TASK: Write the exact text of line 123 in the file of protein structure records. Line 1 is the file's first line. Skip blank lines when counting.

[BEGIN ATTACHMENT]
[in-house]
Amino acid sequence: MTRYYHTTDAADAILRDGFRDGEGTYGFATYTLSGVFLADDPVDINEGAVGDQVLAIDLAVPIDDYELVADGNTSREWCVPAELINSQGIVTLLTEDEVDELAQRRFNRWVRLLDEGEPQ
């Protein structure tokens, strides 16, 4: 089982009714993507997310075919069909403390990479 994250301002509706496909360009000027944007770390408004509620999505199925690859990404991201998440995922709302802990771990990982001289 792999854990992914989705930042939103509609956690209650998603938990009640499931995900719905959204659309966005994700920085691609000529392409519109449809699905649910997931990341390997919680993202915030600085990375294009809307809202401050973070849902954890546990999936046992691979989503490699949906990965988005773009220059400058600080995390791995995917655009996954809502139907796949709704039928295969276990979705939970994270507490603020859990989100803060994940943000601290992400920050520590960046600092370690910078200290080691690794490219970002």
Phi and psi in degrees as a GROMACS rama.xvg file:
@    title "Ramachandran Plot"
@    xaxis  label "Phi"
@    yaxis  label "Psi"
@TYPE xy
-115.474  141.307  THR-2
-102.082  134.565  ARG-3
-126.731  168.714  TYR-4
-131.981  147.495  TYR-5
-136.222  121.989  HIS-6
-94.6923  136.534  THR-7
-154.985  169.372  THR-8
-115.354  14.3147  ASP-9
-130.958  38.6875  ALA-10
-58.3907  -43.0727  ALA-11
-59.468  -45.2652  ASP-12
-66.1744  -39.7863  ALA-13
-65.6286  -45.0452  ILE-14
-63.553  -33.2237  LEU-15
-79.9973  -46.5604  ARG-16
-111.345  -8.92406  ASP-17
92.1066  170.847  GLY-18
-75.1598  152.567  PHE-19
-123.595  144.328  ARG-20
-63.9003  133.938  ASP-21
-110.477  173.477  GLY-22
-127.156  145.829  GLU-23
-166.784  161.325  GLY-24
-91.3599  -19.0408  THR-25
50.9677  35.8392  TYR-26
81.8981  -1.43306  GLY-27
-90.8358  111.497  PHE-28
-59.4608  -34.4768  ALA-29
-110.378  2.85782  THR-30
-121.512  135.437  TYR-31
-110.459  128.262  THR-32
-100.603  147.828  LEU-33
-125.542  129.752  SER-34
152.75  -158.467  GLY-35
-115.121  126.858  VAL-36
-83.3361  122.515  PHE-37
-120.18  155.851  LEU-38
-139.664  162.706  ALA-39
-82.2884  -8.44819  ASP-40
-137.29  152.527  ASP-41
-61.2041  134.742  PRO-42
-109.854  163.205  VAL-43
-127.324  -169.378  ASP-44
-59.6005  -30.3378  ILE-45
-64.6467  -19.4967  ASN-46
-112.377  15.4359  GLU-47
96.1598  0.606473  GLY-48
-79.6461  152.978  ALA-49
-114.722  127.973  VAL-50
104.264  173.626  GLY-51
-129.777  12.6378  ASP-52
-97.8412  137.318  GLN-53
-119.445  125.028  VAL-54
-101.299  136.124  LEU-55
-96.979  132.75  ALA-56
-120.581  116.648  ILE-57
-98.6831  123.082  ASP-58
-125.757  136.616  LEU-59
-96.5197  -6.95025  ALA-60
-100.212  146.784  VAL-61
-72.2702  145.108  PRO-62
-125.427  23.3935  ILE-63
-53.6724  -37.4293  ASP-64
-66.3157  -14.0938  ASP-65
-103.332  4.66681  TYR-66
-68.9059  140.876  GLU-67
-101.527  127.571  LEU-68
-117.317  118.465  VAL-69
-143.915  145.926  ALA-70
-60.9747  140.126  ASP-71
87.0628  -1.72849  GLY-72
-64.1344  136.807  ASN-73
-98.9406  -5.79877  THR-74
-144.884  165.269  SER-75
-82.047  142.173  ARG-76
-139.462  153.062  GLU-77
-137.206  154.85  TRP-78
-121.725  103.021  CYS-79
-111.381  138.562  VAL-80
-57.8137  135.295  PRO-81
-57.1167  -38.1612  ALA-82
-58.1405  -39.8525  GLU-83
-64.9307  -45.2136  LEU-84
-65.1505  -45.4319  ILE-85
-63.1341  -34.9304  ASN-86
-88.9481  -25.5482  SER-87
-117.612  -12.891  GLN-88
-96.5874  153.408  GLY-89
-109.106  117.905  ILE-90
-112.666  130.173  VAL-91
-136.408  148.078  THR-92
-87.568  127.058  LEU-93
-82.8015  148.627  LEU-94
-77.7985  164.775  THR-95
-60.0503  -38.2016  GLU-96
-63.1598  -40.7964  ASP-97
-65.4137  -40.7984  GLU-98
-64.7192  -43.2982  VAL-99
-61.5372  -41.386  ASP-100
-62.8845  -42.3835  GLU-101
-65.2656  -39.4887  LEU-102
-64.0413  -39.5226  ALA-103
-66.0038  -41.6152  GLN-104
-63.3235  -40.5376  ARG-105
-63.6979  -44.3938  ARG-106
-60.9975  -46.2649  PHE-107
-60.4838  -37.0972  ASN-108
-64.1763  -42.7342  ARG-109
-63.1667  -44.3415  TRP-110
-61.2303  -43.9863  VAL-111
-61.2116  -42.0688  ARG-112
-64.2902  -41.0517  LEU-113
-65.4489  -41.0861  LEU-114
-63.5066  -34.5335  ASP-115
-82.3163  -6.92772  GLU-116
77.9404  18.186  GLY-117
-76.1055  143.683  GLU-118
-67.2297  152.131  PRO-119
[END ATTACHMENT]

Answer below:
-82.3163  -6.92772  GLU-116